The piano solo version of Ma Mère l’Oye transcribed by Keigo Mugawa, has finally been published. Mukawa’s own pianism and Ravel’s essence are perfectly combined. It is intended for beginners to intermediate players, and can be enjoyed by a wide range of people in various situations, such as for their own private fun and concerts.
An except from foreword by Keigo Mukawa
It was through my study abroad in Paris that I developed a particular affinity for Ravel’s music. In 2017, I held a series of recitals in Japan where I played the complete solo piano works of Ravel and the familiarity evolved into an intimate one. It was also a great opportunity to experience the full scope of Ravel’s piano writing.
There are several other compositions that I have special feelings for besides his works for piano solo. One of them is “Ma Mère l’Oye”, a piece originally written for four hands which he later orchestrated, and in this edition, I fulfilled my longtime dream of arranging it for piano solo. Ravel often arranged his works for other instrumentations, and I secretly imagined that if he had the opportunity, he might have made a piano solo version of this piece as well.
I find that some of Ravel’s works celebrate beauty through a refined economy of notes. He mentioned that his primary reason for needing four years to complete his wonderful violin sonata was “to whittle away unnecessary notes,” and “Ma Mère l’Oye” is another example of such an aesthetic where the beauty lies in the small quantity of polished sounds.
Therefore, in this arrangement, I spent most of my time reducing the number of notes as much as possible. There are some parts where I added a few notes that are not found in Ravel’s four-hand and orchestral versions, but in such cases, I attentively incorporated features of Ravel’s pianistic language.
I intended to make this arrangement complete and valid as a pianistic “solo work”. In other words, I carefully selected the sonorities found in the original work to avoid unnatural physical demands that would normally surface when attempting to play works for four hands with only two. Above all, I wanted this arrangement to be a work that can be played beautifully and musically; therefore, although Nos. 3 and 4 still pose a certain degree of technical challenges, I made Nos. 2 and 5 easy enough to be played by intermediate learners, and No.1 even simpler than that.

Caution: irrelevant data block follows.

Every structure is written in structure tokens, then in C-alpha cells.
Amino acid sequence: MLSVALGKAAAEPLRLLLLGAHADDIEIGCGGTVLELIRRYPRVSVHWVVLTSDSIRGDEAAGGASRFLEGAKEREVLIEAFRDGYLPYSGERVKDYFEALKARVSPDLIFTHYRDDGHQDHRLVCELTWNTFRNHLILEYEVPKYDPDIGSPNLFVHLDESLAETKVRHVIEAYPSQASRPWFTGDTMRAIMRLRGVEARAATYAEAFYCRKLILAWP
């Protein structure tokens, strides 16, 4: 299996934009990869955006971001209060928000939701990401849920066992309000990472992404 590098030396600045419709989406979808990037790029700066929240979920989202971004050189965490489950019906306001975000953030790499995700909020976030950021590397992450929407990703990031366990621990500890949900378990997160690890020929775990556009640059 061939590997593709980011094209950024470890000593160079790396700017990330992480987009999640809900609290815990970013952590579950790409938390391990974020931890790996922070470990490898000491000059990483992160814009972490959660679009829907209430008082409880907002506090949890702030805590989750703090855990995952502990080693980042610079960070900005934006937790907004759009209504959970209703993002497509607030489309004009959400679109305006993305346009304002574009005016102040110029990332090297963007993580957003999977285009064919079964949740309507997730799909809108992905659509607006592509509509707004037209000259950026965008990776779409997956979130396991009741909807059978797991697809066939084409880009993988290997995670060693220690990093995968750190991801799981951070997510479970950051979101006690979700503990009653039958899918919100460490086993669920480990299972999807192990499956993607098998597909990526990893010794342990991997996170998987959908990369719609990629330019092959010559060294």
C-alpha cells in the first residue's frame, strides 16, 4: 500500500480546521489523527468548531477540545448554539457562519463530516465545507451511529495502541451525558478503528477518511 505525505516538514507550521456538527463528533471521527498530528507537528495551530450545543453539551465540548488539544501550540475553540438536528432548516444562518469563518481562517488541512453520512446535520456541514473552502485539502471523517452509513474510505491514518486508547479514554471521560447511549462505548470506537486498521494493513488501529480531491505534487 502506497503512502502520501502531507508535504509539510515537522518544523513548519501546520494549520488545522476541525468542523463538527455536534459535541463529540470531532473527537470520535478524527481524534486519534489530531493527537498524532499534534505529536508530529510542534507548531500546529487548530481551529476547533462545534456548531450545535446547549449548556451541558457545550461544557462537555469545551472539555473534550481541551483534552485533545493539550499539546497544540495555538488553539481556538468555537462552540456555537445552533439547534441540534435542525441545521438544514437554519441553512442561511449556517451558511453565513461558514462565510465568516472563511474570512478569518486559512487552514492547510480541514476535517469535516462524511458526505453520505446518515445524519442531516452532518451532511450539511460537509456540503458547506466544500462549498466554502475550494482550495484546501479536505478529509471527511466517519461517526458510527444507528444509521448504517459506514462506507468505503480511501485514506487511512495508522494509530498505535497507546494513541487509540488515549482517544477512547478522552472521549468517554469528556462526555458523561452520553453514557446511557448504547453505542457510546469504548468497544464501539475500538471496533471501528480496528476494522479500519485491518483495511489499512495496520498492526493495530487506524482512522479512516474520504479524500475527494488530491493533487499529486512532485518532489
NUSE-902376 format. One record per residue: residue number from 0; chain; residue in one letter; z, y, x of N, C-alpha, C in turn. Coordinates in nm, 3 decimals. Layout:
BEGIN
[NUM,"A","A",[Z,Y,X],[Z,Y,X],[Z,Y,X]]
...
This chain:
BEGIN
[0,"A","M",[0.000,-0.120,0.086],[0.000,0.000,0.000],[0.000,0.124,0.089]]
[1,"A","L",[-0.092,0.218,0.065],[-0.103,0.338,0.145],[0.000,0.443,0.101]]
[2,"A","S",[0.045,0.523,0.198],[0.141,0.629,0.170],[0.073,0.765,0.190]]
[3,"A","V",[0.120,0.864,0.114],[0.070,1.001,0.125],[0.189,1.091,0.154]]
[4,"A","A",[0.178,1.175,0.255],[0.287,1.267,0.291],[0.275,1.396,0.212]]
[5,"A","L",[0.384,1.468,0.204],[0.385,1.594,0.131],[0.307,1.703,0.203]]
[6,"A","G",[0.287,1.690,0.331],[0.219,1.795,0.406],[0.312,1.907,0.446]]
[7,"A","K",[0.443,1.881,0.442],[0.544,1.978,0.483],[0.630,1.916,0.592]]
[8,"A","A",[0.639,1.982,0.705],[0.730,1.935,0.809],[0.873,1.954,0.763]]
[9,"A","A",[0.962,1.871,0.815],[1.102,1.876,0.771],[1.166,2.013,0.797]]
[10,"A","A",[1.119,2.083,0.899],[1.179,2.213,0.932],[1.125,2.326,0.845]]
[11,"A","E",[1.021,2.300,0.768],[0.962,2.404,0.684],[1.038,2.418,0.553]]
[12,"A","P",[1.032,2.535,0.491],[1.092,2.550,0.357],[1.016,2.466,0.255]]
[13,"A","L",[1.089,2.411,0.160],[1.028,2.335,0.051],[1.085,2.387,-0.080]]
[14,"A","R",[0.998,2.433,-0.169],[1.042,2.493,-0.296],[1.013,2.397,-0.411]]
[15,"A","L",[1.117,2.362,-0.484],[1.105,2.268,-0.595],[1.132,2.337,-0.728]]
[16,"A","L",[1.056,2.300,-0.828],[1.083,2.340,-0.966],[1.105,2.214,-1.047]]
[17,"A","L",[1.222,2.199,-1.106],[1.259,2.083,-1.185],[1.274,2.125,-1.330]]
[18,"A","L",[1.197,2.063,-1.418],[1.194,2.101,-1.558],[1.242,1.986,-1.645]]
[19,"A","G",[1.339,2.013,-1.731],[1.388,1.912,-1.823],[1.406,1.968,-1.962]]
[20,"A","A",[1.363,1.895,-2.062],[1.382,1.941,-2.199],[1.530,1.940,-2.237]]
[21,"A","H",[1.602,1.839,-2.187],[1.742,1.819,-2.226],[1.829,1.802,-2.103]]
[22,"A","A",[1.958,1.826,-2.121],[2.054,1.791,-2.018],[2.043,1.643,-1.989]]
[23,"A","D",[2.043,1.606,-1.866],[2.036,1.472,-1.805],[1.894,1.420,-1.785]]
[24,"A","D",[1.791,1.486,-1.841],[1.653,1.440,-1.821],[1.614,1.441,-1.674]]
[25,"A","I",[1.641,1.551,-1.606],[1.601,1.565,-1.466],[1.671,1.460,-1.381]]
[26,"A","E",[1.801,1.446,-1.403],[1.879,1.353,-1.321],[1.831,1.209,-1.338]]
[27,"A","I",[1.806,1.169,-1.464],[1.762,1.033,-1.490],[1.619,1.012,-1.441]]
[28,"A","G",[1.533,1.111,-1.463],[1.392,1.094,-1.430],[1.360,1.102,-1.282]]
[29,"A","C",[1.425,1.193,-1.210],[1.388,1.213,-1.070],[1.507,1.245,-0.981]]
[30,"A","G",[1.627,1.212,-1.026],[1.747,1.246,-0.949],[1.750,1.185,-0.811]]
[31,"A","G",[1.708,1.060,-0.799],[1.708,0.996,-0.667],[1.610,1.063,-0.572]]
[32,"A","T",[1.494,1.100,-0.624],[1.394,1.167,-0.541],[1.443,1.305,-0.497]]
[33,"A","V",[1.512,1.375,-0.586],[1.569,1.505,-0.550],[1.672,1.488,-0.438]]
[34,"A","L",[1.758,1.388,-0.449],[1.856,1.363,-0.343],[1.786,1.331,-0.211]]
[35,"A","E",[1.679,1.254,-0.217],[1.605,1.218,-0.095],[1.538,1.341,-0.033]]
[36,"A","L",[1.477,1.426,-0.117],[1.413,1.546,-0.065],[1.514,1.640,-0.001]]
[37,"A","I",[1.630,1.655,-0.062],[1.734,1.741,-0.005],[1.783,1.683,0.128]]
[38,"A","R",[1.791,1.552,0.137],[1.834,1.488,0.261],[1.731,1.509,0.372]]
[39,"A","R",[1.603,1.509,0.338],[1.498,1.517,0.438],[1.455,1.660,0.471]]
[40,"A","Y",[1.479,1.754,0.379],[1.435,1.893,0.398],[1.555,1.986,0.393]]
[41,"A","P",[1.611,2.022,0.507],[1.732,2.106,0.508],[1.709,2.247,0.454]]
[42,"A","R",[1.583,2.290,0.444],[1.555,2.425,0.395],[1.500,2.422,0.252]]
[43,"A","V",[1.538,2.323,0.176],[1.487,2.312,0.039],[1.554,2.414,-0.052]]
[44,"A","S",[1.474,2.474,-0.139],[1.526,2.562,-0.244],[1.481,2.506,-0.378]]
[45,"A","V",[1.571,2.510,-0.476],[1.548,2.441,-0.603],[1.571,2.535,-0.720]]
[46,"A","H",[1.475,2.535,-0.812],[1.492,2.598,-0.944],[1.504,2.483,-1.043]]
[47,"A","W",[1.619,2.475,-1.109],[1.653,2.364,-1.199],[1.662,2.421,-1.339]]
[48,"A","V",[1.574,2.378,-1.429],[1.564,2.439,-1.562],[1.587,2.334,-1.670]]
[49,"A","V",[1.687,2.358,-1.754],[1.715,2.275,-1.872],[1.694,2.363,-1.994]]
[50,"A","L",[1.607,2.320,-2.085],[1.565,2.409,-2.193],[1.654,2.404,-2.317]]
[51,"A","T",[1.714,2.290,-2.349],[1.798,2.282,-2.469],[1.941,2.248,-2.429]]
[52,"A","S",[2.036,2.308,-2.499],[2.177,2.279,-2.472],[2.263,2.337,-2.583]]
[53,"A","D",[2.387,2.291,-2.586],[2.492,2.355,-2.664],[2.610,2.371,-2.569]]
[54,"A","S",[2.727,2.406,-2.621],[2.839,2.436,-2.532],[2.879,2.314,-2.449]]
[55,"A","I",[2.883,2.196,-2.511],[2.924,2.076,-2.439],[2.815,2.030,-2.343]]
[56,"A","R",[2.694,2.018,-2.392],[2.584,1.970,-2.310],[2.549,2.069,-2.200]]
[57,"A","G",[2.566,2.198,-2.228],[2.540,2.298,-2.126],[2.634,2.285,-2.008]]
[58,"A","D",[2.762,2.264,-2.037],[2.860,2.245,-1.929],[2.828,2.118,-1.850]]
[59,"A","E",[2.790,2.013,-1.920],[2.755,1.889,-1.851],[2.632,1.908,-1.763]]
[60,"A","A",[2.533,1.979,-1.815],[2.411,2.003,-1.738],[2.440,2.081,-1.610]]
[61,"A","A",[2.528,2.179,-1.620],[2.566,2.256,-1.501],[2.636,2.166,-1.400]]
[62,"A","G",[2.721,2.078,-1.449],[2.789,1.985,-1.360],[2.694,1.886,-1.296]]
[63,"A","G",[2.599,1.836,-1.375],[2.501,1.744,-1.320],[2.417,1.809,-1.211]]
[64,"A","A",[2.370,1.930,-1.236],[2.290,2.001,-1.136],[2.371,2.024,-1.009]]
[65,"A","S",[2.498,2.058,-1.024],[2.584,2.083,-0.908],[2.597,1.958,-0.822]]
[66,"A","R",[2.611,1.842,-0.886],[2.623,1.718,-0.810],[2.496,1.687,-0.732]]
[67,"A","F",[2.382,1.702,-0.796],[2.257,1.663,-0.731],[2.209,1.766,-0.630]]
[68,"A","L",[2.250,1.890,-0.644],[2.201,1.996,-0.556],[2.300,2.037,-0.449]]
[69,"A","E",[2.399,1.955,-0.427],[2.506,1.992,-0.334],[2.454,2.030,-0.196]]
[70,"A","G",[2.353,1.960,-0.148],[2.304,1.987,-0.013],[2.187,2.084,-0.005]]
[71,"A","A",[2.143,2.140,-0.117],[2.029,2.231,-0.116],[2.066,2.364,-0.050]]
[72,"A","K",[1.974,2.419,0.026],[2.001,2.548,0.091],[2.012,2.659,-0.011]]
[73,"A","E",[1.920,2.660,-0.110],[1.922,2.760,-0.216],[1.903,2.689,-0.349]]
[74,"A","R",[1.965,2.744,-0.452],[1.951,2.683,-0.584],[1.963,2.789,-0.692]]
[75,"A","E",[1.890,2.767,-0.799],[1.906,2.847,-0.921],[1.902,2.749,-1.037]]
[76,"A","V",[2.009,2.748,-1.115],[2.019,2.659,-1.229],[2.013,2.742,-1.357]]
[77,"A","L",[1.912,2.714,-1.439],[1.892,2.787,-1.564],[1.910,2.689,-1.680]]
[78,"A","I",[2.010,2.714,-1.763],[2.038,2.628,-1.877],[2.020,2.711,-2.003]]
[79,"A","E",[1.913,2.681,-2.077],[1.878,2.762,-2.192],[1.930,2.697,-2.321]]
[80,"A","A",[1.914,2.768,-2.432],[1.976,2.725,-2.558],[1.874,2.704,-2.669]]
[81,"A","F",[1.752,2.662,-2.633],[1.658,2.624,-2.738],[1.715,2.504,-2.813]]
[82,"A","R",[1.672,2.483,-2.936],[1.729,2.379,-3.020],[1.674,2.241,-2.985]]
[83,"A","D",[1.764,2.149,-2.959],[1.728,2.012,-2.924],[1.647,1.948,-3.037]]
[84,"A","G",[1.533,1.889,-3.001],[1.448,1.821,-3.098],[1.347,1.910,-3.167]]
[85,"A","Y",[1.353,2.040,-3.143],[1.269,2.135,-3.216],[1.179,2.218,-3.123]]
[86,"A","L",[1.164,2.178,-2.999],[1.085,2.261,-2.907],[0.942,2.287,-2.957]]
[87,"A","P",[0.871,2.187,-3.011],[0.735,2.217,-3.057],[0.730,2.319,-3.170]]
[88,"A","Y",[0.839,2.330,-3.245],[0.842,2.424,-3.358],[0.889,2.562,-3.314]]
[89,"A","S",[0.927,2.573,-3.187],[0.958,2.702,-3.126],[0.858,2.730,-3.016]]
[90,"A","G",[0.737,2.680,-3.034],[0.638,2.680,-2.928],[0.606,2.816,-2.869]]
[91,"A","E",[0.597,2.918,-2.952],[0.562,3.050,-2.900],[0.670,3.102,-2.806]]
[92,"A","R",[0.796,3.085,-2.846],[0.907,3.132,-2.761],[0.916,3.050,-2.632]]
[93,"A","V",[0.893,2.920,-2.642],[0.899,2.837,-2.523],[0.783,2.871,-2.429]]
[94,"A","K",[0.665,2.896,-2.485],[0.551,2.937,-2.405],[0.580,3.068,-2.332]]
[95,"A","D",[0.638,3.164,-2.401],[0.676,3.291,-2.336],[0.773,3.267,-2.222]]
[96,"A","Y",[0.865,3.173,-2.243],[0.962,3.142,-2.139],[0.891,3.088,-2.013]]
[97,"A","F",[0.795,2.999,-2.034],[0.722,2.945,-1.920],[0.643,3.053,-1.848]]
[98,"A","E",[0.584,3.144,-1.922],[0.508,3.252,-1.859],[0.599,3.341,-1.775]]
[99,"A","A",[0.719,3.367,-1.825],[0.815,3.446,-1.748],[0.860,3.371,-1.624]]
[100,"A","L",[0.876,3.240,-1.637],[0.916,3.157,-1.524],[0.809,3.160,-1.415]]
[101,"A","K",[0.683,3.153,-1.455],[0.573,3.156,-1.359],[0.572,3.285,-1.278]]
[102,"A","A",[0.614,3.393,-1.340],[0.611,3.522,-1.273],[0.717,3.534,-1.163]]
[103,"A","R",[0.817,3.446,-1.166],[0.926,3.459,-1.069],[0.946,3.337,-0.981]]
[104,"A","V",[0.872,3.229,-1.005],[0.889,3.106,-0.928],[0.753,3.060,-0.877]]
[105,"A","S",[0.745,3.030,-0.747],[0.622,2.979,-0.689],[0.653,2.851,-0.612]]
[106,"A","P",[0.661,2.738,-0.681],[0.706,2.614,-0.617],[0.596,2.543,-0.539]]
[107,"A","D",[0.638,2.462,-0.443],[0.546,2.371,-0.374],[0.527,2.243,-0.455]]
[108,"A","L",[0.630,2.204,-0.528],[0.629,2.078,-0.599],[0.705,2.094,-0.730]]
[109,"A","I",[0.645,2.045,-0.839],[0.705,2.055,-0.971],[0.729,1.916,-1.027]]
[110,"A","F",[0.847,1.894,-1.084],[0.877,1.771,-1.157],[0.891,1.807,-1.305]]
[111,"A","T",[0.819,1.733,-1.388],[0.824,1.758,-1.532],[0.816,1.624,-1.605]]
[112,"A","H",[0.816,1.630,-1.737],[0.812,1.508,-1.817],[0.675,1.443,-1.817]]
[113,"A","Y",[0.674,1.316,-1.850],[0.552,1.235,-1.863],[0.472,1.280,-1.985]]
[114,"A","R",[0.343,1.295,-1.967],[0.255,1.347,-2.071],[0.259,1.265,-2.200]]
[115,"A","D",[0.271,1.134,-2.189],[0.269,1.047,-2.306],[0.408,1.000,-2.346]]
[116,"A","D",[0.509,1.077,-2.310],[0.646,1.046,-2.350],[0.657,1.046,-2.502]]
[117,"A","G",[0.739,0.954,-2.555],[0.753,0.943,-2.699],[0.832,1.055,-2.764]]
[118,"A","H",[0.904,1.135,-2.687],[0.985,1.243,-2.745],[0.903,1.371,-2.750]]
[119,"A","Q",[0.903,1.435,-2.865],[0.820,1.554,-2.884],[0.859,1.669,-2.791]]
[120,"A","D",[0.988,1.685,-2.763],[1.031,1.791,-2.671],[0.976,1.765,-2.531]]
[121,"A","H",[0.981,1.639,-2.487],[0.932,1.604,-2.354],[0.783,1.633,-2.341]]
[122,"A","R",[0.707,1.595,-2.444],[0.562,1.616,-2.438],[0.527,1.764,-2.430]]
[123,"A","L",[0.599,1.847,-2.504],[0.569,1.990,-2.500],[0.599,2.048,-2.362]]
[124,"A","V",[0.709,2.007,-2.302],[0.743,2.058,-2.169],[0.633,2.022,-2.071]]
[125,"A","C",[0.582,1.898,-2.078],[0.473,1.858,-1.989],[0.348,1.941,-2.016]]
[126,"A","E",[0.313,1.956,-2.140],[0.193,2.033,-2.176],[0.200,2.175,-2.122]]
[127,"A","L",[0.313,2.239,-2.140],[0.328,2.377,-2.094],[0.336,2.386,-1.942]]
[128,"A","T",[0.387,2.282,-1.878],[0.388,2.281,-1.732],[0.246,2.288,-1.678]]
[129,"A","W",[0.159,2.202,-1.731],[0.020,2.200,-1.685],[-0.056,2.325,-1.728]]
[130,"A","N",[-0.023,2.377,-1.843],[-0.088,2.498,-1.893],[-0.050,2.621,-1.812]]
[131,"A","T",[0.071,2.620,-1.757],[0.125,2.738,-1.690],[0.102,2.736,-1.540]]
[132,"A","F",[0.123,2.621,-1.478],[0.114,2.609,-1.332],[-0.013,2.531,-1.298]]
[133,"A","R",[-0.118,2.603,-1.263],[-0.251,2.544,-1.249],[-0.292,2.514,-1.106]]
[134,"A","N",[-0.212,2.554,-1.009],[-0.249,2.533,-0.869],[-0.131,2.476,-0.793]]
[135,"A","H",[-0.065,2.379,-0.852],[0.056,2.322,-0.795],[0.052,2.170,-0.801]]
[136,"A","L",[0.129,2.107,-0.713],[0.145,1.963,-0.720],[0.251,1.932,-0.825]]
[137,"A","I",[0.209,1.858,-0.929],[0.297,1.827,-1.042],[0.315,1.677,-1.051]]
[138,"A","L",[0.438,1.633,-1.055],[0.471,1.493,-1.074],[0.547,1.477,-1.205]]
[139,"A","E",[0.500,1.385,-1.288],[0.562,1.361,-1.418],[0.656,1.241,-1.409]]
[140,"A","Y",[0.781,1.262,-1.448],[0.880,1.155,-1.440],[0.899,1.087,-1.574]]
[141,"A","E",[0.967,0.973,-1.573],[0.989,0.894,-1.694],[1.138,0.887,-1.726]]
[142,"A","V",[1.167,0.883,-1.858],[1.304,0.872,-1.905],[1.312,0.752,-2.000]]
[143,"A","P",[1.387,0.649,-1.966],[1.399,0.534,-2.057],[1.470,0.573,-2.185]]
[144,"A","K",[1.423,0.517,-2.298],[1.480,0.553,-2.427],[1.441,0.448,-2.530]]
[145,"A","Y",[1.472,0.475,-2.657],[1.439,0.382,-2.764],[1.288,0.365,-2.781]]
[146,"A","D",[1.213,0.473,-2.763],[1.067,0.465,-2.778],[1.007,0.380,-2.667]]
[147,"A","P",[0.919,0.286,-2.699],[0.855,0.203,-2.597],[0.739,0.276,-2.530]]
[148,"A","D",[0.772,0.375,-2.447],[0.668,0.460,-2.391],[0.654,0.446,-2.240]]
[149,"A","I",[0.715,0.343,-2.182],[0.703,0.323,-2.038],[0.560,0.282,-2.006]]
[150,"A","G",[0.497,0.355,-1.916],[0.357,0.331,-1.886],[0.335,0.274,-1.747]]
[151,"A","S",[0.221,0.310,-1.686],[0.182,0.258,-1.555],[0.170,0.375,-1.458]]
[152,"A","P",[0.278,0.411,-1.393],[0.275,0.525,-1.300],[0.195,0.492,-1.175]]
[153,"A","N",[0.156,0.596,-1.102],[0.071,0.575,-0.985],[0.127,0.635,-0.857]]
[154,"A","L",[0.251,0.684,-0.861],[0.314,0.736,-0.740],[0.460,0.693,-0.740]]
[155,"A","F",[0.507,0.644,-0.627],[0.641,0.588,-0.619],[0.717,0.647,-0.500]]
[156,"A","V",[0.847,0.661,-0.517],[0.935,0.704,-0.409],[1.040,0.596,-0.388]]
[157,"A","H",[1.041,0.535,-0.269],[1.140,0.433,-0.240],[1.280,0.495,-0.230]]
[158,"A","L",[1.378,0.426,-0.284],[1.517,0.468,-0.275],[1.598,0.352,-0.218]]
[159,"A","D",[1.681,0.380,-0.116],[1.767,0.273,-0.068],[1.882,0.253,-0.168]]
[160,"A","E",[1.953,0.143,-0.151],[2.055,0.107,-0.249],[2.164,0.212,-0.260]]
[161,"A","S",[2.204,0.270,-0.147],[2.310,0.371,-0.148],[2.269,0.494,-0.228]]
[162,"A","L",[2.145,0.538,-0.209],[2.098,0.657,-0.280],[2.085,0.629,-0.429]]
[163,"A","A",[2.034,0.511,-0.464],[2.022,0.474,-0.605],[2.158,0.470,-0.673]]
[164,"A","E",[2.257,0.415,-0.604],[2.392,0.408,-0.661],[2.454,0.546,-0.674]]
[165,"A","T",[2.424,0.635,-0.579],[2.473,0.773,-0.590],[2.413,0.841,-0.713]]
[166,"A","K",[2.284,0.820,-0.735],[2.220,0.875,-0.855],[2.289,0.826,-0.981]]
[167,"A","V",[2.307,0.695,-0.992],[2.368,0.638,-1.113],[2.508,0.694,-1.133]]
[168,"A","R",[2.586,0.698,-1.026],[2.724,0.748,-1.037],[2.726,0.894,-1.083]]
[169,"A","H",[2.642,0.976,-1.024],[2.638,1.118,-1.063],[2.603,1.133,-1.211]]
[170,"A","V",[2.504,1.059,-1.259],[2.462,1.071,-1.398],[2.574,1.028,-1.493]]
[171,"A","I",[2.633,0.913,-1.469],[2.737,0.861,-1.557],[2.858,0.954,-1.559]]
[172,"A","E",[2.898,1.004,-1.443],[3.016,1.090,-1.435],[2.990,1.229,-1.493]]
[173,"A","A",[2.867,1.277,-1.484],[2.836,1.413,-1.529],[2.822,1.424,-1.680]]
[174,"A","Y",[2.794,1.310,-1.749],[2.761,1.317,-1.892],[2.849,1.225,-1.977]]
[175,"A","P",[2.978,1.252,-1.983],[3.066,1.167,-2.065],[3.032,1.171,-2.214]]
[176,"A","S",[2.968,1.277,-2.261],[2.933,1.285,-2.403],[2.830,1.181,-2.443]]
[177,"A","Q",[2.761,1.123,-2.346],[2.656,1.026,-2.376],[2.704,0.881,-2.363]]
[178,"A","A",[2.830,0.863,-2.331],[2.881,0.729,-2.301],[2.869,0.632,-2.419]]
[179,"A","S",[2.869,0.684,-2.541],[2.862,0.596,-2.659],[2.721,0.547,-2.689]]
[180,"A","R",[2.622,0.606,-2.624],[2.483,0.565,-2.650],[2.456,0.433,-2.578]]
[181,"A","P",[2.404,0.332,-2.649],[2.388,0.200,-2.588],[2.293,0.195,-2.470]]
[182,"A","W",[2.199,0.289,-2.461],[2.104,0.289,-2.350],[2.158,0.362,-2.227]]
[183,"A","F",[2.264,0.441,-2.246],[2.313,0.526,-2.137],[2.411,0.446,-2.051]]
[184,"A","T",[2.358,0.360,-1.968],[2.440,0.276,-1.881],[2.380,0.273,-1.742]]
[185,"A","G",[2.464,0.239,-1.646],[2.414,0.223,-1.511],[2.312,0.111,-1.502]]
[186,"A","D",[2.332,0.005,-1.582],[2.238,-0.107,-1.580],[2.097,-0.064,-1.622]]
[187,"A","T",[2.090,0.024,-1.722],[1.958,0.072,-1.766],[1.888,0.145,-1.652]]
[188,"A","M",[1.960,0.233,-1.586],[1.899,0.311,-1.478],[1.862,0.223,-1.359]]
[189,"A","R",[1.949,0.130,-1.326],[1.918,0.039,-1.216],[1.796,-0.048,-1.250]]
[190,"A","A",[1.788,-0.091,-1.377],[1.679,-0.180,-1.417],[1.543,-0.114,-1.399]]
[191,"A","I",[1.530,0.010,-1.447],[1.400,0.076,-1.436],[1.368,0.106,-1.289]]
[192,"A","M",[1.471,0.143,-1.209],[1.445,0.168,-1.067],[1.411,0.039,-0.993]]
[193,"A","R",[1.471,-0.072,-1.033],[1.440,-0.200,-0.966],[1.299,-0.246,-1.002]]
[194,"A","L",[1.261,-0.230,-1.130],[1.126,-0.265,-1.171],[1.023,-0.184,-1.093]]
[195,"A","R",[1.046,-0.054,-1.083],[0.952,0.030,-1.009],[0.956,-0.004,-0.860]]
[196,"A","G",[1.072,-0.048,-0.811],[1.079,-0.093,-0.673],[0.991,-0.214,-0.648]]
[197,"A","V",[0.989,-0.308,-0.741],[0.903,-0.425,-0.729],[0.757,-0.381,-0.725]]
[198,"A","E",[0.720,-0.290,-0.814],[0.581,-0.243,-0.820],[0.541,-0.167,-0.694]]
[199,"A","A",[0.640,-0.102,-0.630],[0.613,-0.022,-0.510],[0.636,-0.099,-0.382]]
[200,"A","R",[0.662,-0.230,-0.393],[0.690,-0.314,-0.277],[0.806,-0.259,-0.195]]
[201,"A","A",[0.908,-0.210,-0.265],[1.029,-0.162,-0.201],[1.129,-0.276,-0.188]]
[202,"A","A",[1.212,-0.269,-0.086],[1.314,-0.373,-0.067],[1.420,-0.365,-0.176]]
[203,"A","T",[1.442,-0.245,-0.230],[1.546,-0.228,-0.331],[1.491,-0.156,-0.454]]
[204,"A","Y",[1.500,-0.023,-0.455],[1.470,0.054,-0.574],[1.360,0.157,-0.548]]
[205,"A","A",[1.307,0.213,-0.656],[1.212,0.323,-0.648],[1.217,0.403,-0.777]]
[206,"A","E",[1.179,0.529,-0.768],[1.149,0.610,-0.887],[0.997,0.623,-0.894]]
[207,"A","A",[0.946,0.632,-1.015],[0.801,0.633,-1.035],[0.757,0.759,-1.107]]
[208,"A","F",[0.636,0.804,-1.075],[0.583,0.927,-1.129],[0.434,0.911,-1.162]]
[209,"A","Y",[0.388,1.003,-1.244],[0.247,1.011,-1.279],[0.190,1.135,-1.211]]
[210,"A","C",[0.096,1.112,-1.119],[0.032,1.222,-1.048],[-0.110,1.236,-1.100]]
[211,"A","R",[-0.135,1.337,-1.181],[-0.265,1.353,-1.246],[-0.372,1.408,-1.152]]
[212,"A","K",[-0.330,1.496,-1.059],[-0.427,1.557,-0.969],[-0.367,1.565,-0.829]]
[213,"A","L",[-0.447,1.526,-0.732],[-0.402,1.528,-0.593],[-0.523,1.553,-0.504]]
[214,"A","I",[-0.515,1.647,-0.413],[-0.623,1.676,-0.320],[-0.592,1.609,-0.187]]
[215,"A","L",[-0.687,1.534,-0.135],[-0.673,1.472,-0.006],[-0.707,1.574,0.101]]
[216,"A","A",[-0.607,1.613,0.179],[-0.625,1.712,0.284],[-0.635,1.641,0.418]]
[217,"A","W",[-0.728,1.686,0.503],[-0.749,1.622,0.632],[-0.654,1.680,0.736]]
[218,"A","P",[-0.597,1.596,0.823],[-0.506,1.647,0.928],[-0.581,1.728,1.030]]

Another aspect that I consistently kept in mind was a rational system of fingerings, and for that reason, I decided to precisely inscribe my fingerings as they reflect my methodology of piano playing. While there may be some fingerings that seem complex and difficult to memorize, their purpose is to help acquire more nuanced playing and improved legato; in other words, I aim to achieve higher musical results than prioritizing playability. One may refer to my fingerings as food for thought and utilize them or, of course, feel free to supply their own.
He was born in Aichi, Japan in 1993, took up the piano at the age of 3. During his second year of studies at the Tokyo University of the Arts in 2014, he was unanimously admitted to the Paris Conservatoire, where he has awarded a master degree in 2019, and is currently continuing his studies in fortepiano and is pursuing an artist diploma in piano. His principal teachers have been Frank Braley, haruko Ueda, Théodore Paraskivesco, Yukio Yokoyama, Susumu Aoyagi and Patrick Cohen.
He has won many prizes at national and international competitions including 1st Prize at the 81st Japan Music Concours in 2012, 2nd Prize at the 25th Concours International de Piano d’Épinal in France, 2nd prize at the 18th International Piano Competition of Ile-de-France in 2016, 1st prize at the 5th Coop Music Awards Competition in Italy in 2017, 5th prize at the 10th hamamatsu International Piano Competition in Japan in 2018, and 2nd prize at the Long-Thibaud-Crespin Competition in France in 2019.
He has given numerous concerts and recitals in Japan, as well as recitals in France, Switzerland, Latvia, China, Italy, among other places. Most noteworthy among them is a series of 6 recitals for the program of “Chanel Pygmalion Days 2017 ” in Tokyo, during which he interpreted the complete works for piano solo of Maurice Ravel. He has also performed as a soloist with the Tokyo City Philharmonic orchestra, the Central Aichi Symphony orchestra, the Tokyo Philharmonic orchestra, the Kanagawa Philharmonic orchestra, the Tokyo Symphony orchestra, the Lorraine national orchestra, and the Orchestre National de France, among others.